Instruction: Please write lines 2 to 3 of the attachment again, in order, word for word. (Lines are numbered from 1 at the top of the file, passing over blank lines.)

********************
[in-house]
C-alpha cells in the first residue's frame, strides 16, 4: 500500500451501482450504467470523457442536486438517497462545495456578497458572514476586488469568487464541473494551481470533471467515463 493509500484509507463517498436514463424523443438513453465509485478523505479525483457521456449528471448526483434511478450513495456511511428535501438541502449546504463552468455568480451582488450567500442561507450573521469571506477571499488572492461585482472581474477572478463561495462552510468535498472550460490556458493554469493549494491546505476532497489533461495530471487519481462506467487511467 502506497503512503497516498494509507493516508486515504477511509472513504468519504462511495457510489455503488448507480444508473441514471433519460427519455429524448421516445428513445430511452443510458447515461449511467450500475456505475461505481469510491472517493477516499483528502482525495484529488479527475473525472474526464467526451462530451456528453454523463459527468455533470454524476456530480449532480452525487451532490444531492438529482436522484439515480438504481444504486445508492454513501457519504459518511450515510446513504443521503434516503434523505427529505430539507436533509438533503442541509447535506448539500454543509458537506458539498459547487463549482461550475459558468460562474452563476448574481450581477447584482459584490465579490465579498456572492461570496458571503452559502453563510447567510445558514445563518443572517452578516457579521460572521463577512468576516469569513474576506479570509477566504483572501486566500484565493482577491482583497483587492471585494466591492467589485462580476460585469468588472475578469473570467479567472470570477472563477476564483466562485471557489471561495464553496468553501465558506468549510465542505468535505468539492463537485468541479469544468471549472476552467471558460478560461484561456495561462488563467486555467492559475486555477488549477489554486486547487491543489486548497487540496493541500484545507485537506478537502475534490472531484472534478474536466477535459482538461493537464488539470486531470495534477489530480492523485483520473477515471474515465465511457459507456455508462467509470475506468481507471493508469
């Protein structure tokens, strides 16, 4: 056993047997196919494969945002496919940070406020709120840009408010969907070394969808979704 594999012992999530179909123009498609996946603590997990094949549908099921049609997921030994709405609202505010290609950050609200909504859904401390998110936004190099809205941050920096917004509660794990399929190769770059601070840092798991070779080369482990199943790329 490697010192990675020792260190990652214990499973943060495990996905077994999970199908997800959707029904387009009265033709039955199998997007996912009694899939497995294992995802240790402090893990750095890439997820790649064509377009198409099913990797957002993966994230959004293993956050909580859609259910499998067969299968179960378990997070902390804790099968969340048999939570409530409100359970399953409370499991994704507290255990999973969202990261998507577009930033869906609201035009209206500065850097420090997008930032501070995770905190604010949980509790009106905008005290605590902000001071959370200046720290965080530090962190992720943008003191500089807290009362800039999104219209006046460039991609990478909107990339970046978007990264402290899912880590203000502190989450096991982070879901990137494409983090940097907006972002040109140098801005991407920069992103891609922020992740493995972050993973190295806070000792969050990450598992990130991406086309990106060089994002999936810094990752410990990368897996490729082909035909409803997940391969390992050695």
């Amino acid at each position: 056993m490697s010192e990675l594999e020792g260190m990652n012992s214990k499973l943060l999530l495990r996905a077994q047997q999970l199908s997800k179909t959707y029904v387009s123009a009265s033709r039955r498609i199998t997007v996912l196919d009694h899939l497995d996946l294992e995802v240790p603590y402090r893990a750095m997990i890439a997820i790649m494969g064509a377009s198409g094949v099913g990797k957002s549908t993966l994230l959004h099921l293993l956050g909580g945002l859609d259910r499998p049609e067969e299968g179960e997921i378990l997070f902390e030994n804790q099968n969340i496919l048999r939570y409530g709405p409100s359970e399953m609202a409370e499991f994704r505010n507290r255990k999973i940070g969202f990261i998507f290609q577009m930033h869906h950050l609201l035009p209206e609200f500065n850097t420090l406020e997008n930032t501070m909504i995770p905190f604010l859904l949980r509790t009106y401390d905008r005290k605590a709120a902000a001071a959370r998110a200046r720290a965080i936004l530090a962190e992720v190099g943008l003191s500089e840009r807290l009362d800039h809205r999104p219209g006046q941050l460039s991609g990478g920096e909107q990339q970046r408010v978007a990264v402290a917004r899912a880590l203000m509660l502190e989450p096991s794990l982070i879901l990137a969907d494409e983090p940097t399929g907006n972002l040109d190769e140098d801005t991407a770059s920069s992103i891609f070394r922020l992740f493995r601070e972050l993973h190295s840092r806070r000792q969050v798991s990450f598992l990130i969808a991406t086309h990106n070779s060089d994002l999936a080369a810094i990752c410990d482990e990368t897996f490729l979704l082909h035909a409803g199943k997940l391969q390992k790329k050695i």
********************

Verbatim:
C-alpha cells in the first residue's frame, strides 16, 4: 500500500451501482450504467470523457442536486438517497462545495456578497458572514476586488469568487464541473494551481470533471467515463 493509500484509507463517498436514463424523443438513453465509485478523505479525483457521456449528471448526483434511478450513495456511511428535501438541502449546504463552468455568480451582488450567500442561507450573521469571506477571499488572492461585482472581474477572478463561495462552510468535498472550460490556458493554469493549494491546505476532497489533461495530471487519481462506467487511467 502506497503512503497516498494509507493516508486515504477511509472513504468519504462511495457510489455503488448507480444508473441514471433519460427519455429524448421516445428513445430511452443510458447515461449511467450500475456505475461505481469510491472517493477516499483528502482525495484529488479527475473525472474526464467526451462530451456528453454523463459527468455533470454524476456530480449532480452525487451532490444531492438529482436522484439515480438504481444504486445508492454513501457519504459518511450515510446513504443521503434516503434523505427529505430539507436533509438533503442541509447535506448539500454543509458537506458539498459547487463549482461550475459558468460562474452563476448574481450581477447584482459584490465579490465579498456572492461570496458571503452559502453563510447567510445558514445563518443572517452578516457579521460572521463577512468576516469569513474576506479570509477566504483572501486566500484565493482577491482583497483587492471585494466591492467589485462580476460585469468588472475578469473570467479567472470570477472563477476564483466562485471557489471561495464553496468553501465558506468549510465542505468535505468539492463537485468541479469544468471549472476552467471558460478560461484561456495561462488563467486555467492559475486555477488549477489554486486547487491543489486548497487540496493541500484545507485537506478537502475534490472531484472534478474536466477535459482538461493537464488539470486531470495534477489530480492523485483520473477515471474515465465511457459507456455508462467509470475506468481507471493508469
């Protein structure tokens, strides 16, 4: 056993047997196919494969945002496919940070406020709120840009408010969907070394969808979704 594999012992999530179909123009498609996946603590997990094949549908099921049609997921030994709405609202505010290609950050609200909504859904401390998110936004190099809205941050920096917004509660794990399929190769770059601070840092798991070779080369482990199943790329 490697010192990675020792260190990652214990499973943060495990996905077994999970199908997800959707029904387009009265033709039955199998997007996912009694899939497995294992995802240790402090893990750095890439997820790649064509377009198409099913990797957002993966994230959004293993956050909580859609259910499998067969299968179960378990997070902390804790099968969340048999939570409530409100359970399953409370499991994704507290255990999973969202990261998507577009930033869906609201035009209206500065850097420090997008930032501070995770905190604010949980509790009106905008005290605590902000001071959370200046720290965080530090962190992720943008003191500089807290009362800039999104219209006046460039991609990478909107990339970046978007990264402290899912880590203000502190989450096991982070879901990137494409983090940097907006972002040109140098801005991407920069992103891609922020992740493995972050993973190295806070000792969050990450598992990130991406086309990106060089994002999936810094990752410990990368897996490729082909035909409803997940391969390992050695």